What’s more, Palomo does something not many artists are able to do, and that is to dismantle a finished piece of art. Her larger mixed-media works, once completed, are cut up to create several panels. Palomo says she finds it liberating to be able to treat her art with such irreverence after putting so much emotion and time into each piece. Once separate, however, the panels may be reworked until she feels they are complete.
Individual panels may then be hung adjacent to each other in site-specific installations like at Bentley Gallery, where she connected the panels by drawing directly on the gallery’s walls. Palomo also applied this method at the 2018 Arizona Biennial and earlier in a shipping container installation on Roosevelt Row. This approach, in effect, creates another layer of depth for the viewer to engage in. And, being wall-specific, it makes each presentation of the work unique. The spacing of the work is an important component for Palomo, which she hopes leaves the connections open for interpretation.
Where does Palomo find the inspiration for her art? Much of the work stems from the experience of losing her mother to cancer. She draws on this to ask questions like: What does trauma do to us? How do we deal with extreme emotional states? Where do we place painful memories from the past? Her art also deals with feelings of being uncomfortable and not being able to put feelings into words.
But while Palomo’s works and exhibitions may appear flowery, decorative, and at times colorful (she has been steadfast in sticking to black and white only recently), there is an edge that can be overlooked. She calls her work “total experiences” and says the process is the most important part for her, as well as the “most draining.” Indeed, there is conflict, pain, and tension found in the beautifully rendered escapes. These emotions are more evident upon closer look at the marks that make up each composition.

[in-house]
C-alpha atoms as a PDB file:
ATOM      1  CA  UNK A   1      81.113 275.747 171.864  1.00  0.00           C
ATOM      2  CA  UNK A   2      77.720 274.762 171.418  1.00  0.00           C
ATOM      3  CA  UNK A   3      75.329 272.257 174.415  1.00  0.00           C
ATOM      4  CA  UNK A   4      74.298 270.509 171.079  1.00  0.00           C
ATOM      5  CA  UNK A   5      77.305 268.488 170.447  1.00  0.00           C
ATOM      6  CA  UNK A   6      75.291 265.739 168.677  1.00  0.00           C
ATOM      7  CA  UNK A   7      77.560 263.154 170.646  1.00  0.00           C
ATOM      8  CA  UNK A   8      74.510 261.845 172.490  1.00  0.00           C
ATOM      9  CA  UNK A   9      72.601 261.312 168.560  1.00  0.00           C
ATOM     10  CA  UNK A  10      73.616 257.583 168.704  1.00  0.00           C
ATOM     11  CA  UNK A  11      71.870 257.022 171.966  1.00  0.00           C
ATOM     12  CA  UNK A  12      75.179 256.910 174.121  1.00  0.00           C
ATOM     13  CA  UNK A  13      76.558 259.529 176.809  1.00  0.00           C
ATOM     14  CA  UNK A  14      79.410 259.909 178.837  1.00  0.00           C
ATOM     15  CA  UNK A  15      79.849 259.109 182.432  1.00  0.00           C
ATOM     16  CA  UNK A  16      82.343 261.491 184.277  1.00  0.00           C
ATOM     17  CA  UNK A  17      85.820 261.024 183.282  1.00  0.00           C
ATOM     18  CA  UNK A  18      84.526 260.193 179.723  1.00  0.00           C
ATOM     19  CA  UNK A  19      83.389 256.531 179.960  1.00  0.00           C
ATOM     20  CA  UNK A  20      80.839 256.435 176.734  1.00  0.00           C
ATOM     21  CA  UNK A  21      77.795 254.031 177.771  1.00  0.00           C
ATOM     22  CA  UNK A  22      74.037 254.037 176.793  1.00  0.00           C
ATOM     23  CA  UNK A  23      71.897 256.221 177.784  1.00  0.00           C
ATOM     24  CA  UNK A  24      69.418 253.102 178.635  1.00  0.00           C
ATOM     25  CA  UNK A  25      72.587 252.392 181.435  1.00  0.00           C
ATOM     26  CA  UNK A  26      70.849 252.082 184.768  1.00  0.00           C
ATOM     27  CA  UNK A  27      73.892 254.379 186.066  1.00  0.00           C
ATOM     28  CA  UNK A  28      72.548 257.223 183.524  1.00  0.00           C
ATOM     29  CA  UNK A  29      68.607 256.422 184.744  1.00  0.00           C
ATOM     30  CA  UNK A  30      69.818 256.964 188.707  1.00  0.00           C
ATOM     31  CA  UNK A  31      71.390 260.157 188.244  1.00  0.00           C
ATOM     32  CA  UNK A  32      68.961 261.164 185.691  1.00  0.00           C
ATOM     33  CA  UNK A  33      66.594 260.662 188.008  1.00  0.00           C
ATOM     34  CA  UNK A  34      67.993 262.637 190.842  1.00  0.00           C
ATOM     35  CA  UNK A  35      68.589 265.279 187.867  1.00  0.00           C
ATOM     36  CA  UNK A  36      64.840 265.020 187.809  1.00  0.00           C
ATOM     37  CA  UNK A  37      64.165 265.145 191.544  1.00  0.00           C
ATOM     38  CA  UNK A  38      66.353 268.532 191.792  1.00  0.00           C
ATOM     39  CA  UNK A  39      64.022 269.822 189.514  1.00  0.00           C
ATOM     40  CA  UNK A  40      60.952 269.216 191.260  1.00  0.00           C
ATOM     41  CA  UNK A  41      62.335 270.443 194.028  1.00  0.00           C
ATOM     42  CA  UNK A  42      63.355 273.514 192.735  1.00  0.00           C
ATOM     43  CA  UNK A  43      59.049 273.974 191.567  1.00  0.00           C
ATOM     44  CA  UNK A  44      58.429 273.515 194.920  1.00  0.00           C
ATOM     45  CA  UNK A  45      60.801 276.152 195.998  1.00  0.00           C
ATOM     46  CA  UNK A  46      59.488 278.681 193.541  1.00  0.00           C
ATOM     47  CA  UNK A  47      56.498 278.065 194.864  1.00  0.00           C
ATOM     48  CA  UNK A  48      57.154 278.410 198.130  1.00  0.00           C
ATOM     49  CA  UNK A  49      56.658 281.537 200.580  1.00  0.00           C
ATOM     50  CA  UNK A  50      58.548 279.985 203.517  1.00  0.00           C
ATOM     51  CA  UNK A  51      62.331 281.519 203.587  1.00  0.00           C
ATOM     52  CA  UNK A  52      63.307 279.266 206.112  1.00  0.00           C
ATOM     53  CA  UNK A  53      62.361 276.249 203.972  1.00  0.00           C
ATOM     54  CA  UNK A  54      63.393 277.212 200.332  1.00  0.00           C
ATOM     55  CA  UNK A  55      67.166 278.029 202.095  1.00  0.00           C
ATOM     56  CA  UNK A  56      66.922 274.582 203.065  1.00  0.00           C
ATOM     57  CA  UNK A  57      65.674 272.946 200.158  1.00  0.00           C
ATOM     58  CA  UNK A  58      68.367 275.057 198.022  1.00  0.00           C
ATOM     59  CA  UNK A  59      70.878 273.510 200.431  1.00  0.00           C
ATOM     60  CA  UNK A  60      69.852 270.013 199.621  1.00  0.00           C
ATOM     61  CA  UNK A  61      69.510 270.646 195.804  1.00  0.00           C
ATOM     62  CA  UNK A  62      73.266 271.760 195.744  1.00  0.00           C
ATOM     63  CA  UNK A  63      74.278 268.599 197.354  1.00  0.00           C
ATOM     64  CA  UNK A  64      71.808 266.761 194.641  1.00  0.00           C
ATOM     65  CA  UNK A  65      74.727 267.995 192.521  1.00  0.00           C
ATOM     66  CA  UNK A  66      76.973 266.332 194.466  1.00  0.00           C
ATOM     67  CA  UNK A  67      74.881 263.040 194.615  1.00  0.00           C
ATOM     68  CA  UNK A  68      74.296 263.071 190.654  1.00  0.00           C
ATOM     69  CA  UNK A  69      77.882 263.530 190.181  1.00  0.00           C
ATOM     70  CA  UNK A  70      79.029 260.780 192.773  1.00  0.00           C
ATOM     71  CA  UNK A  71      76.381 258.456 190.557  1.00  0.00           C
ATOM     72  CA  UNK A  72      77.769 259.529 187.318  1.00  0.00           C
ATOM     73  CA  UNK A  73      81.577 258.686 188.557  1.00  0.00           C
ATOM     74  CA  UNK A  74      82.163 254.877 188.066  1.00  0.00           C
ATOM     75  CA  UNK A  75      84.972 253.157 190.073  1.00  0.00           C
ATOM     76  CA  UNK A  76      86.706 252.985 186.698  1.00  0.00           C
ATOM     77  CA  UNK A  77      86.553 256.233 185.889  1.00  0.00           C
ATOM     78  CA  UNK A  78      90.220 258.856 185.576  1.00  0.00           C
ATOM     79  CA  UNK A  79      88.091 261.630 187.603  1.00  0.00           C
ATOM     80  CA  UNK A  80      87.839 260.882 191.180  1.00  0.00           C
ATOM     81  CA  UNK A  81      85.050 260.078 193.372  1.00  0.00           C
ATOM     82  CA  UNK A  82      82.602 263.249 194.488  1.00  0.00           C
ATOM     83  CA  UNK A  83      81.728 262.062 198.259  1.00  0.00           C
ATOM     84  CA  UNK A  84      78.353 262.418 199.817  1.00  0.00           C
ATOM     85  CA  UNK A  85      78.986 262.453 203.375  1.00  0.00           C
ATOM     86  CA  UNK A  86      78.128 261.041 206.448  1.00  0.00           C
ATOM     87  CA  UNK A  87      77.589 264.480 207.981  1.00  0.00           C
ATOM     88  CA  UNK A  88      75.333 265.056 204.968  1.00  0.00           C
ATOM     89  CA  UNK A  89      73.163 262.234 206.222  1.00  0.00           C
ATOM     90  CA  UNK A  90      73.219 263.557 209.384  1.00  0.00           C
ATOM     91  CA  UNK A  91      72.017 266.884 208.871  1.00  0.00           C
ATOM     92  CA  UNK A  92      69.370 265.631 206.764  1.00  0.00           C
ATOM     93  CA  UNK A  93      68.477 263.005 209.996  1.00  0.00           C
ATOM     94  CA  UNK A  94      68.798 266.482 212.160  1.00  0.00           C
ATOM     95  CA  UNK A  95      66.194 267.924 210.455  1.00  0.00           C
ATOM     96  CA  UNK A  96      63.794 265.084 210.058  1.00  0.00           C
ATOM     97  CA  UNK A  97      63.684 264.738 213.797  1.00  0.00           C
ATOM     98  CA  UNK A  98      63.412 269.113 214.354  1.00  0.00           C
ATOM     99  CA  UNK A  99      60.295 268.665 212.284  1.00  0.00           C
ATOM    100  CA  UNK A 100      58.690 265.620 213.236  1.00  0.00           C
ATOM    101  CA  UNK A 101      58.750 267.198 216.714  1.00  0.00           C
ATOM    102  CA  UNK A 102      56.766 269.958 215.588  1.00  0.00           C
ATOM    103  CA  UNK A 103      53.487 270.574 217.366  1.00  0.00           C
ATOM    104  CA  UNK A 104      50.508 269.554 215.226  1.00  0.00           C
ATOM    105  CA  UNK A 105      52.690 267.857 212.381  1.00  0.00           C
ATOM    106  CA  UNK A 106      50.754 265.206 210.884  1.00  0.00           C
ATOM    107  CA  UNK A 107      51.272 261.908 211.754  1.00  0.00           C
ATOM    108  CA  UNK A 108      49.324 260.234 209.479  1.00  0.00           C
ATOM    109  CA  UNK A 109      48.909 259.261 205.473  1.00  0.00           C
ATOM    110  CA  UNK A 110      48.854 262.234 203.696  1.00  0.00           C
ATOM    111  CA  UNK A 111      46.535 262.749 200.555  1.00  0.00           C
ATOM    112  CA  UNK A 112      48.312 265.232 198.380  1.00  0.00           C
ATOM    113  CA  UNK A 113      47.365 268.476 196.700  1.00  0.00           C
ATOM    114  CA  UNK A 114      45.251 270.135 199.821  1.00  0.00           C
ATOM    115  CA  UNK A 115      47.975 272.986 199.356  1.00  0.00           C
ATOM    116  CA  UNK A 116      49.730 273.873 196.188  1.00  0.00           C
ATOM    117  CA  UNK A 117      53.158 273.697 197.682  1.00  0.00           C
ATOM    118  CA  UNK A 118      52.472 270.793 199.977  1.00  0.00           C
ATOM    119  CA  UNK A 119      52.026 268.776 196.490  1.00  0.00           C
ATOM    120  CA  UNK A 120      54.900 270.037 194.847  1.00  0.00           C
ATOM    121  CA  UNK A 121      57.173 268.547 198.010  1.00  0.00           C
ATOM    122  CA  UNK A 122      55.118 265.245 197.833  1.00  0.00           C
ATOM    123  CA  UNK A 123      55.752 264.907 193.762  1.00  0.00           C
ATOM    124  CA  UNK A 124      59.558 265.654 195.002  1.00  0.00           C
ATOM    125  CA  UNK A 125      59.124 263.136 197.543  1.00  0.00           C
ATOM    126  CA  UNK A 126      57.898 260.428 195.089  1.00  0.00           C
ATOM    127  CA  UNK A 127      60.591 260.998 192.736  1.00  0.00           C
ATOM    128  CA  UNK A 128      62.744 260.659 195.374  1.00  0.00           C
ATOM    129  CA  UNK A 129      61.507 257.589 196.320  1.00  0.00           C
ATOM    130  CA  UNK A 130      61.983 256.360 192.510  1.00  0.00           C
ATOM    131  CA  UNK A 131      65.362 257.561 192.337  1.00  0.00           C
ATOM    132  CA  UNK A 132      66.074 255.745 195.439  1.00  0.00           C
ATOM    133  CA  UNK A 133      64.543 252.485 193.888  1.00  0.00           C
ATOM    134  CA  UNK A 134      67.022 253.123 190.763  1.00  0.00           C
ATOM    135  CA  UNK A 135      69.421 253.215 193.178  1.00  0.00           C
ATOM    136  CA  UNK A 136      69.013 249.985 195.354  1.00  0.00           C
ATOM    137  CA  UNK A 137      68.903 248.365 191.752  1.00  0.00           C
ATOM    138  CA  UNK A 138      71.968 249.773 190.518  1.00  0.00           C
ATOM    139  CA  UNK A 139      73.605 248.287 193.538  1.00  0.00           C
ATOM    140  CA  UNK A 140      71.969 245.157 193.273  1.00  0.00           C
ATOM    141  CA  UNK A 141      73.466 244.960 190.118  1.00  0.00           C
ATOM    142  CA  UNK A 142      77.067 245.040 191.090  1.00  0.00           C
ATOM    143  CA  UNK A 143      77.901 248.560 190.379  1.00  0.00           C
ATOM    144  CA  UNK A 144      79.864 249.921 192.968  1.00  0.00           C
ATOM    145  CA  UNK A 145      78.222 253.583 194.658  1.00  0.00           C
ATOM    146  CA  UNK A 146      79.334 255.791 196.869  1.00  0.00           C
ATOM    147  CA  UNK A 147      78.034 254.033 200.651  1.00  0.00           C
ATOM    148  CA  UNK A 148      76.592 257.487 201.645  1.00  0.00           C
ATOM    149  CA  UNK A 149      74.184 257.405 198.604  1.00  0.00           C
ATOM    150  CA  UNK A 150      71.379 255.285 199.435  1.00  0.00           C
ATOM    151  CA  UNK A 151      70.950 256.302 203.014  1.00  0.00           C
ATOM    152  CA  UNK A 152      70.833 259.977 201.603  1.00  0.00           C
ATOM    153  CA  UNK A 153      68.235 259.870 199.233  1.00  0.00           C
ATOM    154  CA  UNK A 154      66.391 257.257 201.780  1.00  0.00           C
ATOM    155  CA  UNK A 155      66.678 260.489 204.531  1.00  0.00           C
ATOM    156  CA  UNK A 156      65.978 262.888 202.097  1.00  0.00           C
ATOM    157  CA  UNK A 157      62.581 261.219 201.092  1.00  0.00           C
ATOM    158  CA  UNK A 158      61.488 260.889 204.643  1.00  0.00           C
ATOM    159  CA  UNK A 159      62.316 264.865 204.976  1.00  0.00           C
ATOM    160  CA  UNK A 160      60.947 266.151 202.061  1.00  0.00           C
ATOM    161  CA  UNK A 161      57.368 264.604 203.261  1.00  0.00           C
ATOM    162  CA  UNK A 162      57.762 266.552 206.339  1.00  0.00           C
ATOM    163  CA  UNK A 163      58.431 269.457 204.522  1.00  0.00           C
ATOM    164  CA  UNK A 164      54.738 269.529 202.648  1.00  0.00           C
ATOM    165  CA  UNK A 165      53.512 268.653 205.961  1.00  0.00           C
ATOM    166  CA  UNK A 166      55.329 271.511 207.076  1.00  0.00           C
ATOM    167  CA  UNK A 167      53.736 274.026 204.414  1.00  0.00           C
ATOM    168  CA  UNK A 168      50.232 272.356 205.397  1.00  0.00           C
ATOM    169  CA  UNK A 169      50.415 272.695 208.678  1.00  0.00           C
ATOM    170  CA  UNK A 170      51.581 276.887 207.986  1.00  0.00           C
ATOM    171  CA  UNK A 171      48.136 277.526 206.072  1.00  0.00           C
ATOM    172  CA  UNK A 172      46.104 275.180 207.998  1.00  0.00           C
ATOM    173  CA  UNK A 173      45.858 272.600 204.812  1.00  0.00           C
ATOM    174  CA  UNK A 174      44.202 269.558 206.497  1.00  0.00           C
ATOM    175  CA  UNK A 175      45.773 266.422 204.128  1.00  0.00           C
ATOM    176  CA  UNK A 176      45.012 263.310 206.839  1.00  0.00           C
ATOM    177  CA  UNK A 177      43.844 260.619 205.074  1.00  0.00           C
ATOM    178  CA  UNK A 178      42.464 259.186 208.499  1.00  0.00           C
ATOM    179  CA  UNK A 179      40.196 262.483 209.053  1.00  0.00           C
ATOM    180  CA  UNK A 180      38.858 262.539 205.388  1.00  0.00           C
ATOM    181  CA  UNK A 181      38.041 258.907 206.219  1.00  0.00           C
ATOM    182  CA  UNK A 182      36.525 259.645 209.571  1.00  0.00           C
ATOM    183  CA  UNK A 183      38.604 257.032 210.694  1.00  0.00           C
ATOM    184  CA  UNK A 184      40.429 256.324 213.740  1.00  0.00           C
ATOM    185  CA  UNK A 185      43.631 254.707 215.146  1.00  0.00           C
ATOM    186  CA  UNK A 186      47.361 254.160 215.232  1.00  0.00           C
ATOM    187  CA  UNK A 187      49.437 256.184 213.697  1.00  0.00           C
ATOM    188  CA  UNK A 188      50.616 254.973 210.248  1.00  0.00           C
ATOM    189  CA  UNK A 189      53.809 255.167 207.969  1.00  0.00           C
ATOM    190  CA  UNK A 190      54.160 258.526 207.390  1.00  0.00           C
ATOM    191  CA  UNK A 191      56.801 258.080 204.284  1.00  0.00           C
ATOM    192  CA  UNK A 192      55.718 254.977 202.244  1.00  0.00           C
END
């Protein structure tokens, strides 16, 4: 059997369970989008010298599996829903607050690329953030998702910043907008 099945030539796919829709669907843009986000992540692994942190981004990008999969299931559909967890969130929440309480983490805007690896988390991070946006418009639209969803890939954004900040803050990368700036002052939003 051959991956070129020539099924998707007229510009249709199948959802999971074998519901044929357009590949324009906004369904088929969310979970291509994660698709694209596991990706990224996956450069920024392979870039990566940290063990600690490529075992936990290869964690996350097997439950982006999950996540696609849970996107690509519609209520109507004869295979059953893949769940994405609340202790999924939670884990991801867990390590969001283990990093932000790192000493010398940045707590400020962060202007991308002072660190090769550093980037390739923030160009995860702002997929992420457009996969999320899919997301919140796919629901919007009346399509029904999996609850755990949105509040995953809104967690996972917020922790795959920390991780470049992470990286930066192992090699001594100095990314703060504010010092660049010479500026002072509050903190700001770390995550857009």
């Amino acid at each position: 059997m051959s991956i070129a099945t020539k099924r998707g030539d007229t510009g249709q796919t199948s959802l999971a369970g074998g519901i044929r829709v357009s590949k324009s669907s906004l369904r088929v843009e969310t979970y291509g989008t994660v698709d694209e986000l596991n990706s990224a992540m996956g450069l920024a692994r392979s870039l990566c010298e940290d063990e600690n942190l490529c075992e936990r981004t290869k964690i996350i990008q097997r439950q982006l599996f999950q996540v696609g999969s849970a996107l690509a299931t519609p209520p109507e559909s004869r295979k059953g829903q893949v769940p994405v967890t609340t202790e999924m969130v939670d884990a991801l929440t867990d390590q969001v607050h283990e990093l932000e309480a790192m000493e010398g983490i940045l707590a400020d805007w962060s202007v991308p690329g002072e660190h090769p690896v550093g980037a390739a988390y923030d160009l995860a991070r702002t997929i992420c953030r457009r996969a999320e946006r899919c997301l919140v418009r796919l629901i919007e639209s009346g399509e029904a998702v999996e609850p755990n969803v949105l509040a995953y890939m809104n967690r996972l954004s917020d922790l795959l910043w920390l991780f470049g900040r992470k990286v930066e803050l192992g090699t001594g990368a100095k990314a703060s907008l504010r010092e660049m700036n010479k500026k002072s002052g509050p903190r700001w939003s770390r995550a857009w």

Palomo has been influenced by artists such as Rebecca Horn, Louise Bourgeois, and Kiki Smith. She said she was obsessed with Horn’s early body-extension performances that pushed the artist to her physical limits. With Bourgeois, she was encouraged by the artist’s explorations with sculptural materials, among other aspects of the wide range of mediums she produced work in. Kiki Smith was another influencer in terms of how and when to use certain materials.
To get into ASU’s Master of Fine Arts program, Palomo submitted drawings that were process-based and dealt with her response to cancer. While not being completely aware of it, she was influenced by abstract expressionism (a movement that was mostly dominated by males, although many women painted in the style and even changed their names to fit in) and by its emotional characteristics, as well as the concept of “action painting,” but with more control over the medium. In graduate school, while searching for her unique voice, she says the most important criticism she has ever received has been, “This is nice, but anybody can do this.”
What does a Texas native have to say about Phoenix as a destination for creatives? Palomo finds a lot of support in the Phoenix art community, where she feels integrated and inspired. She has a group of close creative friends who are able to bounce ideas off each other and provide often needed motivation to keep working. That group, she says, fuels her creativity and drive.
The thought of modules of small creative groups thriving in Phoenix is an exciting one. There could be several movements happening simultaneously that may not be evident until years to come. Art can be a solitary process, and many artists have a need to stay in that space, but eventually breaking out to find response to the work created is almost critical.
A well-known patron of the arts once said to me, “It becomes art when you show it to someone else.” Well, one might argue that point, but one thing is for certain: Community, like competition, fuels the creative process. Let’s hope it continues to flourish with artists like Jessica Palomo and others here in Phoenix.